The new doctrine of communism was introduced into China at the beginning of the 20th Century, culminating in 1966-1976 Mao Zedong's Cultural Revolution, in which the country’s traditions, religions, and Confucian philosophy were all called into question. The Cultural Revolution claimed a great many victims, but was fortunately only moderately successful. As a result, though, the original, traditional values and religious customs that persisted in the cultures of Hong Kong, Taiwan and the Chinese diaspora overseas have lost their importance in China’s heartland. In Shanghai, one sees a definite return to Buddhism as a religion. Buddhist temples and statues are being restored and refurbished, and a visit to at least one of the numerous Buddhist temples in Shanghai is highly recommended.

This begs the question of how quickly this rediscovered Chinese culture will give way to a globalized lifestyle. Shanghai is currently developing into a melting pot of different cultures, so that for now the most diverse lifestyles and traditions coexist within narrow confines. The architecture itself bears witness to the great upheavals, from traditional buildings through the Communist functional construction to the Western style structures. The Western influence on consumer behavior in Shanghai is considerable. Advertisements for luxury items are becoming pervasive, and are found everywhere on the streets. Western-style fast food restaurants are also making inroads, and hundreds of food carts can be found in the streets.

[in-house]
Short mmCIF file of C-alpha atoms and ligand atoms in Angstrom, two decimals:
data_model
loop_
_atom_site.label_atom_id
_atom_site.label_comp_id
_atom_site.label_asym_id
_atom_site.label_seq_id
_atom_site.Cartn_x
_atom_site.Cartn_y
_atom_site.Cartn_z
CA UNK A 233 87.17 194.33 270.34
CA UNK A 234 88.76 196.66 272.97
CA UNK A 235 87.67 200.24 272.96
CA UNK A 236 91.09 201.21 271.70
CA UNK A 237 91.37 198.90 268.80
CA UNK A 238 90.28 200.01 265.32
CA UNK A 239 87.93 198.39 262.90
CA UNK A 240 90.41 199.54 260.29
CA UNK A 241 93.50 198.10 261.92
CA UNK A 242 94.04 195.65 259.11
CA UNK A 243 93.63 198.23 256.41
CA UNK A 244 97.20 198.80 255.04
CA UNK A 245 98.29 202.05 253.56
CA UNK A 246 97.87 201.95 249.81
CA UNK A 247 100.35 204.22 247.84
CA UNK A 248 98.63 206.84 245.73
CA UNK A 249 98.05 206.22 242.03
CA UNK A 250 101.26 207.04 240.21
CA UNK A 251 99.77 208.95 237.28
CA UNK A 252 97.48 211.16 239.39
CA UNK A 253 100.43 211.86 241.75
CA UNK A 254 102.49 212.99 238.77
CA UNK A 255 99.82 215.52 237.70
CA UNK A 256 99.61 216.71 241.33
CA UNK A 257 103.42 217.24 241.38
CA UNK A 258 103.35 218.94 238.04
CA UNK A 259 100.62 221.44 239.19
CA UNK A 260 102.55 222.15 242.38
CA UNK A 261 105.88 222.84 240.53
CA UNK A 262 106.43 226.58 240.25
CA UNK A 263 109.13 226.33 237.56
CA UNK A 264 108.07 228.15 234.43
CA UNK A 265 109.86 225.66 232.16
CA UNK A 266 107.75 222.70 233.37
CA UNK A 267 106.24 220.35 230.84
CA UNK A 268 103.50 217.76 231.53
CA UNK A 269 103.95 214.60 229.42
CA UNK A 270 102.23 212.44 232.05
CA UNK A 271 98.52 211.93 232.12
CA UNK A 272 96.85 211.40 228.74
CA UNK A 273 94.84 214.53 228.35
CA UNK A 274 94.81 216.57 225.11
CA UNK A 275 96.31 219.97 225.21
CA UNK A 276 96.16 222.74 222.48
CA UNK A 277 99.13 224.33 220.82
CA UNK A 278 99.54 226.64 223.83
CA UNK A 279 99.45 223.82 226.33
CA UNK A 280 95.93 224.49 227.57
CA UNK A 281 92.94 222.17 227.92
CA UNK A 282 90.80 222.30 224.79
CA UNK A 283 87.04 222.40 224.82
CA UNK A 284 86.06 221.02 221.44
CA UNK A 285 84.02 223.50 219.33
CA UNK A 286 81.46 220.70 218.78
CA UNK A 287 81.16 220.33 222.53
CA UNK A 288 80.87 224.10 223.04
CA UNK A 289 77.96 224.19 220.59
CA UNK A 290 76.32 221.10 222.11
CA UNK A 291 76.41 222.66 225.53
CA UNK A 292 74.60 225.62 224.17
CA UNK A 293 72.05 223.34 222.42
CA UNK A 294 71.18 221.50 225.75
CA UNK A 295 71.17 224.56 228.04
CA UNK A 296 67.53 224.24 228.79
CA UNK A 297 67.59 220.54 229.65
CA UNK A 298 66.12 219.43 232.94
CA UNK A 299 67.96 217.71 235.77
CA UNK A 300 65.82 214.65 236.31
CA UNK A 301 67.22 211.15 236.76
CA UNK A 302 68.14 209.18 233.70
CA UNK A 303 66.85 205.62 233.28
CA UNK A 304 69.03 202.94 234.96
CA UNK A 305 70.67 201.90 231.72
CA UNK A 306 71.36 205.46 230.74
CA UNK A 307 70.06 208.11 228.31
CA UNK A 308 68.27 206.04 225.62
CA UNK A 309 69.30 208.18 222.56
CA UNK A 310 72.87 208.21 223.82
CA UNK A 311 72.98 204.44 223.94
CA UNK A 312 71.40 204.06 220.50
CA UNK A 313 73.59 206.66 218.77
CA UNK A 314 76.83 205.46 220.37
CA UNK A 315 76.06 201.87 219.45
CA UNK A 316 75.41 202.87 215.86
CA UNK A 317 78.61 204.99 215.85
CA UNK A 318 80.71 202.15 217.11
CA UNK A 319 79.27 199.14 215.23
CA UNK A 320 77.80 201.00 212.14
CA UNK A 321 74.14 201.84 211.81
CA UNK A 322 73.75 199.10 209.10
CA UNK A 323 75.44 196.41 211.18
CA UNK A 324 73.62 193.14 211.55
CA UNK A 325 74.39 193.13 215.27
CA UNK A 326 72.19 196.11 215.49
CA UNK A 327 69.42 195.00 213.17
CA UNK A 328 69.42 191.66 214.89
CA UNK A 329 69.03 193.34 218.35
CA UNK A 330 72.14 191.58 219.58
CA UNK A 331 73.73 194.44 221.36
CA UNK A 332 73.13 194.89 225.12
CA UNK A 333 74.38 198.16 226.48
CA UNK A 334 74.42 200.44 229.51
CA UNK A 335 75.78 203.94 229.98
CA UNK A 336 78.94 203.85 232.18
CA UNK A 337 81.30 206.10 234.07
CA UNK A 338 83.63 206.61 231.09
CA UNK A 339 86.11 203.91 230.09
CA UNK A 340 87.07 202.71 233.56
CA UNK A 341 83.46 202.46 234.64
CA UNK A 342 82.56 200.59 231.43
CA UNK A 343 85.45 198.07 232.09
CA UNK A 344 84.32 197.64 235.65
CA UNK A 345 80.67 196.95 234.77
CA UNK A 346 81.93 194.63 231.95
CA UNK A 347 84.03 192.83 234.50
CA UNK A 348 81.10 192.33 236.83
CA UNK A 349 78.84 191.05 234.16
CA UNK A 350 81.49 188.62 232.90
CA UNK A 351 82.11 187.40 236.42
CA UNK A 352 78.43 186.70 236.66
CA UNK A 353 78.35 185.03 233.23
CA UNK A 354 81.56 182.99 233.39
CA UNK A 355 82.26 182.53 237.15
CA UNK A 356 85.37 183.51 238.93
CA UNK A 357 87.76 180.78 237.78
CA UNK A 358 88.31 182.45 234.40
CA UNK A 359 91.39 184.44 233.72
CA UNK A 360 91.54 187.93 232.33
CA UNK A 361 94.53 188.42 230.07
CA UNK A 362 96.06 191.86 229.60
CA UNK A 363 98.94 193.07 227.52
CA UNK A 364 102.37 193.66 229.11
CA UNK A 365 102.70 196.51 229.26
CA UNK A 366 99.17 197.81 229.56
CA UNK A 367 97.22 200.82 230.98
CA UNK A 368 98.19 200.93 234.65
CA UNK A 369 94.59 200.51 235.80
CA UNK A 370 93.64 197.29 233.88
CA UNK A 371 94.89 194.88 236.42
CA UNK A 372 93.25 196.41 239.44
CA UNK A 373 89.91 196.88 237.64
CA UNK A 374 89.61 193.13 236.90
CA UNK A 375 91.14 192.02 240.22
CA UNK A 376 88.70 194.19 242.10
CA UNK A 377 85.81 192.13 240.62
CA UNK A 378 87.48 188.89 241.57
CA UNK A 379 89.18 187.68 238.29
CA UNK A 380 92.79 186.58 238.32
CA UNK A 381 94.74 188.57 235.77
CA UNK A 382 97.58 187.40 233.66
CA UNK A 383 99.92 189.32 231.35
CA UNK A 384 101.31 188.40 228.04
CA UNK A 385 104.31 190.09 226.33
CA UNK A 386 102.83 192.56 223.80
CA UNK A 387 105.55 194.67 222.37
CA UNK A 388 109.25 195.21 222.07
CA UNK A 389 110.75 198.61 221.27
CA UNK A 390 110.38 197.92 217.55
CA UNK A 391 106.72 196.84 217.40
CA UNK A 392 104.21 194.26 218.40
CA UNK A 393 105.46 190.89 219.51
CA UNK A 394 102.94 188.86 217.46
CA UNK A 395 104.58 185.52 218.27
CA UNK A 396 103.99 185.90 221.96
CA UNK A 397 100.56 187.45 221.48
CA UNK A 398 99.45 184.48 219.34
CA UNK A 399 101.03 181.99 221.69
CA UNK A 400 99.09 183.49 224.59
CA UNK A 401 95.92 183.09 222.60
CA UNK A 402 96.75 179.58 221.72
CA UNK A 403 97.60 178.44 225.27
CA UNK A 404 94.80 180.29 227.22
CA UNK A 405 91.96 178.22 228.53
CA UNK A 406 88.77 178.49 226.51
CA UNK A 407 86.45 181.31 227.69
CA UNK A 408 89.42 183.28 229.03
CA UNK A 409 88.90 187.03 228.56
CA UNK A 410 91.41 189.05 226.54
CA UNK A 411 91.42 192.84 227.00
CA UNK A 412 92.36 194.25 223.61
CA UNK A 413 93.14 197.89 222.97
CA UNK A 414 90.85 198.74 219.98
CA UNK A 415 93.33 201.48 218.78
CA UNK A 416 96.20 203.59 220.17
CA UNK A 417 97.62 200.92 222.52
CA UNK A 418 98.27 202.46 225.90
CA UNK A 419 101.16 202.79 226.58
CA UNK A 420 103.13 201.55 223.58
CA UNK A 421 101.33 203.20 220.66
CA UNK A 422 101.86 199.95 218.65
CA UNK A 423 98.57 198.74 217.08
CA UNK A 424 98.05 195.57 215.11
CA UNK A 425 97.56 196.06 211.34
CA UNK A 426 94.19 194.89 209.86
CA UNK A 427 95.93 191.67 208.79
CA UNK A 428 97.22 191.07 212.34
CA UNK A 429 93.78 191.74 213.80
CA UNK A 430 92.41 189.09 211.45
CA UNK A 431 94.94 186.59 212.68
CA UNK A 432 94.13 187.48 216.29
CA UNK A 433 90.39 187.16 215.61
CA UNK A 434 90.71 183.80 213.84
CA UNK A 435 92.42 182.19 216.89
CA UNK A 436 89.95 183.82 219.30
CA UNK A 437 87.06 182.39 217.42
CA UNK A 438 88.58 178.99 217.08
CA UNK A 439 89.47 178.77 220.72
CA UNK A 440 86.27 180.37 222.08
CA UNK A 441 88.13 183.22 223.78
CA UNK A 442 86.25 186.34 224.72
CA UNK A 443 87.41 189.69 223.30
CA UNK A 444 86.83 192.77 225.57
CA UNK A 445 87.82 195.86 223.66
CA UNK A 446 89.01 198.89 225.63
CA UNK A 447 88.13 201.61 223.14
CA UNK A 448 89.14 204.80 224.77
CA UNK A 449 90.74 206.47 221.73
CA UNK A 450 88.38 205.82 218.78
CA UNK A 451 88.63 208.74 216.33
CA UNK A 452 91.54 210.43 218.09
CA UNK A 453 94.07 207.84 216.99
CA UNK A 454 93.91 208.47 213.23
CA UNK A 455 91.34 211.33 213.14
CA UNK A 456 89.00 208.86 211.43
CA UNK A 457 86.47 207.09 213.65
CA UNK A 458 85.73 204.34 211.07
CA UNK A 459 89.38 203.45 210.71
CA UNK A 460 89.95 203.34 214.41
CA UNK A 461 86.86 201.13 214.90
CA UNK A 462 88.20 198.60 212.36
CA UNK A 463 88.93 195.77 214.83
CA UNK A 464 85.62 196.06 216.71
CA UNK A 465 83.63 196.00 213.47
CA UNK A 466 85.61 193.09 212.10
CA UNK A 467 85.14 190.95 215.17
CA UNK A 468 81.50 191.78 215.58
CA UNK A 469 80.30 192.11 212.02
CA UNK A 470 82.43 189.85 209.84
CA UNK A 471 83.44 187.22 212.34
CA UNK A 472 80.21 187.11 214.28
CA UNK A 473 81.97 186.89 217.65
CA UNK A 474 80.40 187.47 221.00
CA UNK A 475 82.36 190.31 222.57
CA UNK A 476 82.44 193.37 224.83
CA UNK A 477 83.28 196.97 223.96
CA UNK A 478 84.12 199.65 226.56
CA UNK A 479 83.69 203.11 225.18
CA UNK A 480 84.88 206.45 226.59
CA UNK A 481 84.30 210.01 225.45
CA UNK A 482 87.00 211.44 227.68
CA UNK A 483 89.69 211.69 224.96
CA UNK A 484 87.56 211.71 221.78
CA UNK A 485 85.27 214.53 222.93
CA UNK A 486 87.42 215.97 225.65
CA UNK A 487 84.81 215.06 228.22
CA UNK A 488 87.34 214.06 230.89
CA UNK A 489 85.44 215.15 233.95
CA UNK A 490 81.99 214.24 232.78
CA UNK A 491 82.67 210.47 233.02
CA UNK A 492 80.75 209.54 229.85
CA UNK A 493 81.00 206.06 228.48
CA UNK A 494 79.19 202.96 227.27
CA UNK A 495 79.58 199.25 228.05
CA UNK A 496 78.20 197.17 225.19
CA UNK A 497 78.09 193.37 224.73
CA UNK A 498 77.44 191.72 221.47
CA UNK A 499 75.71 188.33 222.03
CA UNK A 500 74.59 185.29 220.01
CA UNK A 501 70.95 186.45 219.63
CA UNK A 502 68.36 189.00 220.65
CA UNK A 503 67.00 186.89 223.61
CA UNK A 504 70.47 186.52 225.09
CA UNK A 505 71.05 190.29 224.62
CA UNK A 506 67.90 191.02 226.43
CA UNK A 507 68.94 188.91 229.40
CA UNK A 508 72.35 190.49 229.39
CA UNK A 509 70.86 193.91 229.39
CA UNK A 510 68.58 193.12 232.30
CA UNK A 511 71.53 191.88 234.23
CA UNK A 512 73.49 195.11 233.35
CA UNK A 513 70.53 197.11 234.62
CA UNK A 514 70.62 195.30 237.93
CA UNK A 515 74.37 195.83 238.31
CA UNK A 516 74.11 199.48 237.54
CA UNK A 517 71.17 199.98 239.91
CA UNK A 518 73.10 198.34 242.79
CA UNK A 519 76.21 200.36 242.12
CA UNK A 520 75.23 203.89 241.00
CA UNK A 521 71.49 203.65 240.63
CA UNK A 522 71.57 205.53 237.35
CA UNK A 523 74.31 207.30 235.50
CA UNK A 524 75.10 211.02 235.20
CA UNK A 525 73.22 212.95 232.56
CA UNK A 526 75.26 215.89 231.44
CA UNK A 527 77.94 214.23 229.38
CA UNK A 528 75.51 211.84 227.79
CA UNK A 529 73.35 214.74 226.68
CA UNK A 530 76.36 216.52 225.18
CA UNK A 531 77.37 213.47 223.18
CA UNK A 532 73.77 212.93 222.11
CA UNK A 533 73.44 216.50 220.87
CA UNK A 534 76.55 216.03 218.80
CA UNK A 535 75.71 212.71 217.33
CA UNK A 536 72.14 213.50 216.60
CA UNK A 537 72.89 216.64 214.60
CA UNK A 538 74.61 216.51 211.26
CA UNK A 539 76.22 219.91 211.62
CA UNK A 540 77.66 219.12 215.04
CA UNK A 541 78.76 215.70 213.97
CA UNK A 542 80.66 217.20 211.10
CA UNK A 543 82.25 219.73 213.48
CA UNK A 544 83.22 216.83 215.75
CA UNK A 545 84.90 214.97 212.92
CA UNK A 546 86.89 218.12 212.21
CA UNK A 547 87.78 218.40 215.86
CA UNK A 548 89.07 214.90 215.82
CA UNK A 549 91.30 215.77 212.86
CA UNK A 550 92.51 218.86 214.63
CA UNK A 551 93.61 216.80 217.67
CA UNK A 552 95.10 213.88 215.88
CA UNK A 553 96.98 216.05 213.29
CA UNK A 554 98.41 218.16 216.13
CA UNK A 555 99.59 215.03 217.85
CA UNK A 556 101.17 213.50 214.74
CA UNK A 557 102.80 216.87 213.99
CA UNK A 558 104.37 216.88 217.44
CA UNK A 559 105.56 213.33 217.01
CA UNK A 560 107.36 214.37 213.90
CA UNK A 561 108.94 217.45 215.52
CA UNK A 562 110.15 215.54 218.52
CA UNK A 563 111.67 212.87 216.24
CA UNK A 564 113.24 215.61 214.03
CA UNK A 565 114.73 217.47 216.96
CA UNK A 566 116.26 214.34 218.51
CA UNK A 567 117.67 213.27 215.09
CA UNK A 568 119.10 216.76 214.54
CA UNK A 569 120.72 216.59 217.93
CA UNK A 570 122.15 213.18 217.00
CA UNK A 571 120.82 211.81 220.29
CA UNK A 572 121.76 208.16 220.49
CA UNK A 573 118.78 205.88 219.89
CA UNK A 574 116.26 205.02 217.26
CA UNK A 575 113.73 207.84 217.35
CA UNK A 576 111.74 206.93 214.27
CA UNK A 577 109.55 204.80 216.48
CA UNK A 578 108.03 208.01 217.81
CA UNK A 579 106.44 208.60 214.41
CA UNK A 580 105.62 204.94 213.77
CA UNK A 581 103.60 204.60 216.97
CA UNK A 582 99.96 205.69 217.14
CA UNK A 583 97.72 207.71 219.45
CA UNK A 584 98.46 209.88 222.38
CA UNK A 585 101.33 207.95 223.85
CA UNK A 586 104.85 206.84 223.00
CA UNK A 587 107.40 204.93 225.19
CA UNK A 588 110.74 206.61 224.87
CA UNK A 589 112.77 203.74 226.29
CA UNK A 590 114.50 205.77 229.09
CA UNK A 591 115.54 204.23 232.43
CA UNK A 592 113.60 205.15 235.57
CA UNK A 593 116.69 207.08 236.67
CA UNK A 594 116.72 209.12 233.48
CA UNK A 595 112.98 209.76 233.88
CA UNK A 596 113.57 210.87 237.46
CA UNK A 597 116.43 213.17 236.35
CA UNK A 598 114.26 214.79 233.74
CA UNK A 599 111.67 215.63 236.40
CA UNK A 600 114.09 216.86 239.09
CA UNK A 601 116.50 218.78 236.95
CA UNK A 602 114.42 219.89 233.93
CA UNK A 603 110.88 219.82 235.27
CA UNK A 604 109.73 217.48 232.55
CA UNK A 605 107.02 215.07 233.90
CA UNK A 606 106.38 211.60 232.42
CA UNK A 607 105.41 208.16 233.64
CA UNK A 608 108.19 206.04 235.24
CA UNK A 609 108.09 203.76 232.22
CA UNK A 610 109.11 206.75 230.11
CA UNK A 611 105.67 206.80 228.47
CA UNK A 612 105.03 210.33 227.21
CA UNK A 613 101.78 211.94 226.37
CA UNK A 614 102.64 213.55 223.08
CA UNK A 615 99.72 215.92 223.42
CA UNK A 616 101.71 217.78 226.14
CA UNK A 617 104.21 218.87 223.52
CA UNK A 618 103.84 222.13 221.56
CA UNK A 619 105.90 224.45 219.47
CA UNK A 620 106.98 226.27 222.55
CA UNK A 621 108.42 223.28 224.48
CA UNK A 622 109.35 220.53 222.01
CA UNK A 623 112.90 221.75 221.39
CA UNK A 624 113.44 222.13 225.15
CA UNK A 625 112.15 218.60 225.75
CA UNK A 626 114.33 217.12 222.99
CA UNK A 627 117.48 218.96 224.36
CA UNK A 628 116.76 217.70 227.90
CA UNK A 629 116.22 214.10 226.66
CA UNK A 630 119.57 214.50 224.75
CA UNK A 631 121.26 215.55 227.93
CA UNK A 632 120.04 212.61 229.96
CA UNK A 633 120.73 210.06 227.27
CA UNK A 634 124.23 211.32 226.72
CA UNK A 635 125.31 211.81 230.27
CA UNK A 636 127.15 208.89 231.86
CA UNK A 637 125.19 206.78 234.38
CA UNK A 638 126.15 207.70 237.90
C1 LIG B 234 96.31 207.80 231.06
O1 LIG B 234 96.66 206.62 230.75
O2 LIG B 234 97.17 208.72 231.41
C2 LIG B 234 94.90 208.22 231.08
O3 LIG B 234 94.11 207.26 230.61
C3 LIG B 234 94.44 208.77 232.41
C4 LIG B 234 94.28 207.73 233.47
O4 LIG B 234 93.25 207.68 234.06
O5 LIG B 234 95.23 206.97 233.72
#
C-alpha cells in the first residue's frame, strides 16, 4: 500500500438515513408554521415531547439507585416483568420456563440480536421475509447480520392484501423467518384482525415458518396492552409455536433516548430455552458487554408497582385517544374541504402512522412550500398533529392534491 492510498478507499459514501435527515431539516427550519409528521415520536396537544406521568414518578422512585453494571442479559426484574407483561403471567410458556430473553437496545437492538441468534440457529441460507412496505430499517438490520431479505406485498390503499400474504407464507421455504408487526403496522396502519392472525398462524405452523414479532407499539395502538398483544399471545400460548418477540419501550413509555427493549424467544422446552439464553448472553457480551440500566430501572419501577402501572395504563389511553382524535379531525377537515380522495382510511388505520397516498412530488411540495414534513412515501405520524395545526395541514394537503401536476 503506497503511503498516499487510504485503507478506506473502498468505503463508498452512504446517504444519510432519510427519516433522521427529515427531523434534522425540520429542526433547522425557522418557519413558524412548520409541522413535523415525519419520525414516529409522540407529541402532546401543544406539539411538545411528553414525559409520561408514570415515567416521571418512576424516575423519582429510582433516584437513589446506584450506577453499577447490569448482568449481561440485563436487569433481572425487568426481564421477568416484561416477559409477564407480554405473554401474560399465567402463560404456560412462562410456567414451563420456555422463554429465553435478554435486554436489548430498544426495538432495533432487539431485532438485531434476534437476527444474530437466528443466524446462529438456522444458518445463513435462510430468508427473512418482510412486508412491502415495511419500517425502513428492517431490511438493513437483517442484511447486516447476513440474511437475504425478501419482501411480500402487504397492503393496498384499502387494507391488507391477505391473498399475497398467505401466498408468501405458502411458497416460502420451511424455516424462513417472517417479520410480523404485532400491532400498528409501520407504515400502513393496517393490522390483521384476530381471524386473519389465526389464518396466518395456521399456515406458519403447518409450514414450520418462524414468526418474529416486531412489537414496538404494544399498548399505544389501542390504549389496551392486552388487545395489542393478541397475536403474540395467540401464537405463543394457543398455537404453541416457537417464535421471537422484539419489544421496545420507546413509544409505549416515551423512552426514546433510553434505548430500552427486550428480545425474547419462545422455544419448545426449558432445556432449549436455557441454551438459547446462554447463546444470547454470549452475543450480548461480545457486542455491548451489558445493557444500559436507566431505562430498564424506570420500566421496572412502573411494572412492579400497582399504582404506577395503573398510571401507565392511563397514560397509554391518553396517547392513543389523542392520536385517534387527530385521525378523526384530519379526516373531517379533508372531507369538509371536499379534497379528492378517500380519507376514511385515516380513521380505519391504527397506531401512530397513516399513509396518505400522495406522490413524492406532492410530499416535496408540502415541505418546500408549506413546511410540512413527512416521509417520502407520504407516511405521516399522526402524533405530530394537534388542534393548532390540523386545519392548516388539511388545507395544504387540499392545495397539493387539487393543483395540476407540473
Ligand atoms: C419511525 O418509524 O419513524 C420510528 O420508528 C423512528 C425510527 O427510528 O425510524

Chinese social behavior

Chinese social behavior can sometimes seem strange to tourists. Westerners should pay particular attention to several specifics:

"Saving face" is important to Chinese people. It is important when dealing with the Chinese to be respectful and humble, and not to put pressure on the other person or confront them. Several examples and points to remember:

• Instead of answering "yes" to a request or a question, Chinese people often simply acknowledge that they are listening.